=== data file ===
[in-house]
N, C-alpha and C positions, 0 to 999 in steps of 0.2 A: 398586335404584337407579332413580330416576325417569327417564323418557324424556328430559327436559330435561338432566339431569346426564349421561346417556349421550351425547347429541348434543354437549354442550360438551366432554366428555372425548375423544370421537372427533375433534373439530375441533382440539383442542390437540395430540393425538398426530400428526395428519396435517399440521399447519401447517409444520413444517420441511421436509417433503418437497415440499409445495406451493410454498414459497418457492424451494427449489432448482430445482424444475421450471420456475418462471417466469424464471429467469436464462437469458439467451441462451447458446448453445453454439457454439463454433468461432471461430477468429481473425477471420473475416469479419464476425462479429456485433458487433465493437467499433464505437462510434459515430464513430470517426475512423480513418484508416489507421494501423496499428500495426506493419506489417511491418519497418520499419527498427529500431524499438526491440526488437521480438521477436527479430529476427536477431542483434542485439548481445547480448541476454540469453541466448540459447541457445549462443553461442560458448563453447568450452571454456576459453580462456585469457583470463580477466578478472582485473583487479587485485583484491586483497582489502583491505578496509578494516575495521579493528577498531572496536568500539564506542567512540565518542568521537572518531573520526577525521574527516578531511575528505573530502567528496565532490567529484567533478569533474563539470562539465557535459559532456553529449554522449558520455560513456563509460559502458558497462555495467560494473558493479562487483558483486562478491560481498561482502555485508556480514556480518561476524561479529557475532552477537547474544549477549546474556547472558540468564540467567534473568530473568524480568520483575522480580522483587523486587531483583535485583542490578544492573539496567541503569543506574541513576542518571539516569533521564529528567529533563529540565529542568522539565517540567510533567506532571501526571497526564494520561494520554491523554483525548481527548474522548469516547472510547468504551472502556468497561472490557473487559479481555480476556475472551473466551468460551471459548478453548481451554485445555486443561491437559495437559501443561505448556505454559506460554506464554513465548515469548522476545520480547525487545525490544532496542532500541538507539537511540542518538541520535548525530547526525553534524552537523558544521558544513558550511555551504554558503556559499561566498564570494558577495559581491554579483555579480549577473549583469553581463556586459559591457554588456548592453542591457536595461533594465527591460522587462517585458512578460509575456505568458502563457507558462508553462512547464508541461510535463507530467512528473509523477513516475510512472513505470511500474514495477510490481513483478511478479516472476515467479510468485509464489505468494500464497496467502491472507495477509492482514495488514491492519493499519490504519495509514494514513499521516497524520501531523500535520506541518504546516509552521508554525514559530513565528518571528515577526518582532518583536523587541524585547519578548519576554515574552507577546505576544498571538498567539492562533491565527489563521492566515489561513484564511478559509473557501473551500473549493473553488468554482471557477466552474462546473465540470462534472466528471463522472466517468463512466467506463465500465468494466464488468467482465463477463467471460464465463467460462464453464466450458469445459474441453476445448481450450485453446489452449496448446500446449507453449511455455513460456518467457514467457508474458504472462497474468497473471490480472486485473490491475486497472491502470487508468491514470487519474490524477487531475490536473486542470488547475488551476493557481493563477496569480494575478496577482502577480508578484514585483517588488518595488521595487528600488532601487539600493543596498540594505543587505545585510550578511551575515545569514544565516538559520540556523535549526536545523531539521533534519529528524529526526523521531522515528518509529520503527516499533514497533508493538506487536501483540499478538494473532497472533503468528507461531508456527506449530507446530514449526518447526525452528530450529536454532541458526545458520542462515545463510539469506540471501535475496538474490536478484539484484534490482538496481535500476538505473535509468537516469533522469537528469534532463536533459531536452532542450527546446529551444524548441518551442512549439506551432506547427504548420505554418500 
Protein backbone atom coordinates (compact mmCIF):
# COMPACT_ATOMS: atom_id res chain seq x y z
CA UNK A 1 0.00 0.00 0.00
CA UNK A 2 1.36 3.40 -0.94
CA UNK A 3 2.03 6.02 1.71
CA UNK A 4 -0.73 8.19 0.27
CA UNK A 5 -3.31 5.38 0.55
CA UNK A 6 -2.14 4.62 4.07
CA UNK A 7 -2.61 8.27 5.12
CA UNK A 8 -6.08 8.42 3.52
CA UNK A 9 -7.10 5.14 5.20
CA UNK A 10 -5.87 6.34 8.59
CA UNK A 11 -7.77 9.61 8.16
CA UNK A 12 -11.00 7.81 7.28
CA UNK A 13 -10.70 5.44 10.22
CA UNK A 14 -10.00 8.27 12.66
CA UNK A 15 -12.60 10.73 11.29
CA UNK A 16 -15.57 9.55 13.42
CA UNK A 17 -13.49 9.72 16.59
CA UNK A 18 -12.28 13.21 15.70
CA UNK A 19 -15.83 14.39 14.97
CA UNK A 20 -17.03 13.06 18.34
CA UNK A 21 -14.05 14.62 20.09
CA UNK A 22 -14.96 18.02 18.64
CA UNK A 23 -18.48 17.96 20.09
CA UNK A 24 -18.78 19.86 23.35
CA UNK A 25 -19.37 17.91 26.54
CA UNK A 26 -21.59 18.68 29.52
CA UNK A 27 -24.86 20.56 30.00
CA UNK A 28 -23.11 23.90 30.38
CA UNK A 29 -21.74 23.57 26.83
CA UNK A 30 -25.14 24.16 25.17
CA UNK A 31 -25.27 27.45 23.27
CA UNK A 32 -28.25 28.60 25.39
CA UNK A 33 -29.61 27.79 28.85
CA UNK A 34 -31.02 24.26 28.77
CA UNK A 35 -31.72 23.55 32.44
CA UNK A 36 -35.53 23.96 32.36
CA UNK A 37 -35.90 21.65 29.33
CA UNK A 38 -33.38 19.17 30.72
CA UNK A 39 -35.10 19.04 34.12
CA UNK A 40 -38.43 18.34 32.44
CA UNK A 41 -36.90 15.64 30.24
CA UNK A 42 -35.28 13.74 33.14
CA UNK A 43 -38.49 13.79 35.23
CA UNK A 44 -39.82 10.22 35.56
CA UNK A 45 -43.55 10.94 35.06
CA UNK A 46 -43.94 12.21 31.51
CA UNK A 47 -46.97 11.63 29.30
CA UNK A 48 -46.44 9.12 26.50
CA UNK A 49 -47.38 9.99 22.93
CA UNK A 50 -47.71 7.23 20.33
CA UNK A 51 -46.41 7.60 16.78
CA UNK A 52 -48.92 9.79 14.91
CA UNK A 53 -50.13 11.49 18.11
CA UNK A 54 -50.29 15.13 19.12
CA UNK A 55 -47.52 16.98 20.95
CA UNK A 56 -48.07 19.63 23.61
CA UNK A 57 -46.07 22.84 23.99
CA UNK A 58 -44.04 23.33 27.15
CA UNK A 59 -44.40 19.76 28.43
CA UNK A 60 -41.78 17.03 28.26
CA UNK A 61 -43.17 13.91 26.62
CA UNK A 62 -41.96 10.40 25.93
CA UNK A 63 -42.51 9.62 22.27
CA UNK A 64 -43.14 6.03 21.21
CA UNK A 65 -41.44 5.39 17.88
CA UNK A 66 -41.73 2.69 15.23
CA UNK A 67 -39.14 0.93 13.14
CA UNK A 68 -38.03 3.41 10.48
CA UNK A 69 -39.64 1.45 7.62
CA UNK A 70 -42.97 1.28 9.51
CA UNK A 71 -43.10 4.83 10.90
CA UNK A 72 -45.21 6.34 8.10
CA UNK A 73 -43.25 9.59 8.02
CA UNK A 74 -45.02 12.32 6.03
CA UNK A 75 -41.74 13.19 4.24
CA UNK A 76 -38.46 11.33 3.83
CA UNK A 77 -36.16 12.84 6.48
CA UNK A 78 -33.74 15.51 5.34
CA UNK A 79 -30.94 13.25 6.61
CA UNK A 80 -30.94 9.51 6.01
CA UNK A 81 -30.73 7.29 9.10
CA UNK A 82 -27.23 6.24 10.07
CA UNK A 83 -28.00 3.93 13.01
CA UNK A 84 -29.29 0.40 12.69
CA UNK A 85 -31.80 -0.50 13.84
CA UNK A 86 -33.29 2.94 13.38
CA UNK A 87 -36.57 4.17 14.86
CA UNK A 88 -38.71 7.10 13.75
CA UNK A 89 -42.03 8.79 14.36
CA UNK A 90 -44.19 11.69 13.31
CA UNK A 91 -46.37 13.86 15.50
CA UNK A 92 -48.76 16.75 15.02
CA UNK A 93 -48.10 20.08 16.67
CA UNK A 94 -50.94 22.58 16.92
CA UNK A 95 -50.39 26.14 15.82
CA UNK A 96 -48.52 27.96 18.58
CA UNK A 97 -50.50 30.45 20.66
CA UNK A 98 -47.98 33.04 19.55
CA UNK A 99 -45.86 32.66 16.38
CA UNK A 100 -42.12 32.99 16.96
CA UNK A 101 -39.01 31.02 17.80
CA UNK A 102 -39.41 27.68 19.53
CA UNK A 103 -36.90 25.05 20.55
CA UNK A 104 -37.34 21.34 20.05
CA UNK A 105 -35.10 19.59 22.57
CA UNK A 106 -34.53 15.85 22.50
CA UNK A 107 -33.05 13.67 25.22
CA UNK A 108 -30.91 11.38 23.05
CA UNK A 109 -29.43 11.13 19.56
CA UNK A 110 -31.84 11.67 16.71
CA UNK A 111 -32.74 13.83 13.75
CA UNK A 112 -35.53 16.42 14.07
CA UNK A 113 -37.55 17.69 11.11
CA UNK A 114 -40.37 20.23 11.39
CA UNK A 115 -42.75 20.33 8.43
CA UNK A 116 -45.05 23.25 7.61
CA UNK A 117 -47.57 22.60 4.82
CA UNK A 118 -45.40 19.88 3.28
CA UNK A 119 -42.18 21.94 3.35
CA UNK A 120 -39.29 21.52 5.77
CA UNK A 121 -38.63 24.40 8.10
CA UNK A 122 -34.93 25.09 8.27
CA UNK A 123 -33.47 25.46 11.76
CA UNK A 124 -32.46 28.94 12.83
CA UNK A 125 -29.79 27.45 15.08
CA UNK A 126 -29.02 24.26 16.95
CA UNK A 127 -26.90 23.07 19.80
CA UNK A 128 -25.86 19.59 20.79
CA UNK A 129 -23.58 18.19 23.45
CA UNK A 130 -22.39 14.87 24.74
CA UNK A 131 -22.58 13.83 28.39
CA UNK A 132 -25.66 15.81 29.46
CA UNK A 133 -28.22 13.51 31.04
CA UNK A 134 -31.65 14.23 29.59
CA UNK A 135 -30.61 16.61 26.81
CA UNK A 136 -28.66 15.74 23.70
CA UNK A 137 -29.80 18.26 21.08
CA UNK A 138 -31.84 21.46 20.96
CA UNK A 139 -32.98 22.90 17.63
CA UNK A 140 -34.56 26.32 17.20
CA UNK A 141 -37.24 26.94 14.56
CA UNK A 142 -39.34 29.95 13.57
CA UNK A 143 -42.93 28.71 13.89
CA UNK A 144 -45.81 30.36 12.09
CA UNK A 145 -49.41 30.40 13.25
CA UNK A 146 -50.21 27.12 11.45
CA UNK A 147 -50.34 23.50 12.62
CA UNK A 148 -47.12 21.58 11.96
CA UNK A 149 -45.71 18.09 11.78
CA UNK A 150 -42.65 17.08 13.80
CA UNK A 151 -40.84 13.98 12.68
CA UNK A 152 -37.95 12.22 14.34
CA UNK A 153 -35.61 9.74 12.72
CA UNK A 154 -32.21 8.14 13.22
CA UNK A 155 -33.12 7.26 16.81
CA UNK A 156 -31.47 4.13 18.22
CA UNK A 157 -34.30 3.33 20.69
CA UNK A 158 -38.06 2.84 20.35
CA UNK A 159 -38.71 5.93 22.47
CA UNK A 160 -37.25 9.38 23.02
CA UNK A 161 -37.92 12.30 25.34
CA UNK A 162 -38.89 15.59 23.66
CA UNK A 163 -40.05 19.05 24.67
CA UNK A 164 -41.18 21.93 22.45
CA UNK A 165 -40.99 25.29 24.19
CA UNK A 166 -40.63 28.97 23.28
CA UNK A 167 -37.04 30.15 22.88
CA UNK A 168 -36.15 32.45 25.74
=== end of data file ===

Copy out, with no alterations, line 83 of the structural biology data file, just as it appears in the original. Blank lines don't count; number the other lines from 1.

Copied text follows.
CA UNK A 79 -30.94 13.25 6.61